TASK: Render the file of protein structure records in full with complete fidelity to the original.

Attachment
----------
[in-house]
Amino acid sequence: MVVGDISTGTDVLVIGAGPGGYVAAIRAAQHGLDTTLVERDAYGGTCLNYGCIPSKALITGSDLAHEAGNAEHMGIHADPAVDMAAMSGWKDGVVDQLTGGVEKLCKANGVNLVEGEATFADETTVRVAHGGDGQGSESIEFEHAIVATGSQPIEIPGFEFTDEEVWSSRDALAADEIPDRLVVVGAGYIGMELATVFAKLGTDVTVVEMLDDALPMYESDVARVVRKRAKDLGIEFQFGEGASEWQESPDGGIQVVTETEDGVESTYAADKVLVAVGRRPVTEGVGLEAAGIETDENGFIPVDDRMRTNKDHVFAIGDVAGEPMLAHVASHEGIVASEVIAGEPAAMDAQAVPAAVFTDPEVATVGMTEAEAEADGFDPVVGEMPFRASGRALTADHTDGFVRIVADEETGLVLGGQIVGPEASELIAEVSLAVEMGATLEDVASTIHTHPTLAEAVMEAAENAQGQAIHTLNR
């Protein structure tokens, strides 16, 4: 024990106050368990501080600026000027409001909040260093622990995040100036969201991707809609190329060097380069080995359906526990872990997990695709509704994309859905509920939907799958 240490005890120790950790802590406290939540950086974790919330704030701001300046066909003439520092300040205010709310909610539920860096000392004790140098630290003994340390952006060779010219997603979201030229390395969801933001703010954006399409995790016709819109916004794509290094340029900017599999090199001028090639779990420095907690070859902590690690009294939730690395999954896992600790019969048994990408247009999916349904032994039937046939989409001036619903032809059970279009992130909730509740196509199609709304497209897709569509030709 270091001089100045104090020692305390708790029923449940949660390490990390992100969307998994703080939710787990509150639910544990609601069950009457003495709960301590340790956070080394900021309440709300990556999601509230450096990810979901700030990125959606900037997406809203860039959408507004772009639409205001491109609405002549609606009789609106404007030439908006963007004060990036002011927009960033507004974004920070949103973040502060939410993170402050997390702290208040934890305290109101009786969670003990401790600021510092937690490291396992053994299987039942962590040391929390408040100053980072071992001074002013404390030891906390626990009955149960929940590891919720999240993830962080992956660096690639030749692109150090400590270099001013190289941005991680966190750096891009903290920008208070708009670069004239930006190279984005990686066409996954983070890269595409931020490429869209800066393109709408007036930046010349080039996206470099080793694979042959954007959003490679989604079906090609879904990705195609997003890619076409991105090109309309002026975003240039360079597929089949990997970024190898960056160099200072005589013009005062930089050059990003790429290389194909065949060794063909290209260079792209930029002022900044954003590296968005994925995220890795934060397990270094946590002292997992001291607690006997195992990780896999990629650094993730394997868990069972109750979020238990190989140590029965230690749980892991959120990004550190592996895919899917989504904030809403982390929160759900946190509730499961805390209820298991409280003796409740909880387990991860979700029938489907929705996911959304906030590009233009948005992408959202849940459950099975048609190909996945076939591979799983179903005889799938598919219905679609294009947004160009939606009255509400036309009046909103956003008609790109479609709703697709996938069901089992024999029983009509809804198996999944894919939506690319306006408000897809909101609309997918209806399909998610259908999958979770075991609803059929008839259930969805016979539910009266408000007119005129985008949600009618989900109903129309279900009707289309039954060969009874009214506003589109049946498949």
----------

[in-house]
Amino acid sequence: MVVGDISTGTDVLVIGAGPGGYVAAIRAAQHGLDTTLVERDAYGGTCLNYGCIPSKALITGSDLAHEAGNAEHMGIHADPAVDMAAMSGWKDGVVDQLTGGVEKLCKANGVNLVEGEATFADETTVRVAHGGDGQGSESIEFEHAIVATGSQPIEIPGFEFTDEEVWSSRDALAADEIPDRLVVVGAGYIGMELATVFAKLGTDVTVVEMLDDALPMYESDVARVVRKRAKDLGIEFQFGEGASEWQESPDGGIQVVTETEDGVESTYAADKVLVAVGRRPVTEGVGLEAAGIETDENGFIPVDDRMRTNKDHVFAIGDVAGEPMLAHVASHEGIVASEVIAGEPAAMDAQAVPAAVFTDPEVATVGMTEAEAEADGFDPVVGEMPFRASGRALTADHTDGFVRIVADEETGLVLGGQIVGPEASELIAEVSLAVEMGATLEDVASTIHTHPTLAEAVMEAAENAQGQAIHTLNR
């Protein structure tokens, strides 16, 4: 024990106050368990501080600026000027409001909040260093622990995040100036969201991707809609190329060097380069080995359906526990872990997990695709509704994309859905509920939907799958 240490005890120790950790802590406290939540950086974790919330704030701001300046066909003439520092300040205010709310909610539920860096000392004790140098630290003994340390952006060779010219997603979201030229390395969801933001703010954006399409995790016709819109916004794509290094340029900017599999090199001028090639779990420095907690070859902590690690009294939730690395999954896992600790019969048994990408247009999916349904032994039937046939989409001036619903032809059970279009992130909730509740196509199609709304497209897709569509030709 270091001089100045104090020692305390708790029923449940949660390490990390992100969307998994703080939710787990509150639910544990609601069950009457003495709960301590340790956070080394900021309440709300990556999601509230450096990810979901700030990125959606900037997406809203860039959408507004772009639409205001491109609405002549609606009789609106404007030439908006963007004060990036002011927009960033507004974004920070949103973040502060939410993170402050997390702290208040934890305290109101009786969670003990401790600021510092937690490291396992053994299987039942962590040391929390408040100053980072071992001074002013404390030891906390626990009955149960929940590891919720999240993830962080992956660096690639030749692109150090400590270099001013190289941005991680966190750096891009903290920008208070708009670069004239930006190279984005990686066409996954983070890269595409931020490429869209800066393109709408007036930046010349080039996206470099080793694979042959954007959003490679989604079906090609879904990705195609997003890619076409991105090109309309002026975003240039360079597929089949990997970024190898960056160099200072005589013009005062930089050059990003790429290389194909065949060794063909290209260079792209930029002022900044954003590296968005994925995220890795934060397990270094946590002292997992001291607690006997195992990780896999990629650094993730394997868990069972109750979020238990190989140590029965230690749980892991959120990004550190592996895919899917989504904030809403982390929160759900946190509730499961805390209820298991409280003796409740909880387990991860979700029938489907929705996911959304906030590009233009948005992408959202849940459950099975048609190909996945076939591979799983179903005889799938598919219905679609294009947004160009939606009255509400036309009046909103956003008609790109479609709703697709996938069901089992024999029983009509809804198996999944894919939506690319306006408000897809909101609309997918209806399909998610259908999958979770075991609803059929008839259930969805016979539910009266408000007119005129985008949600009618989900109903129309279900009707289309039954060969009874009214506003589109049946498949």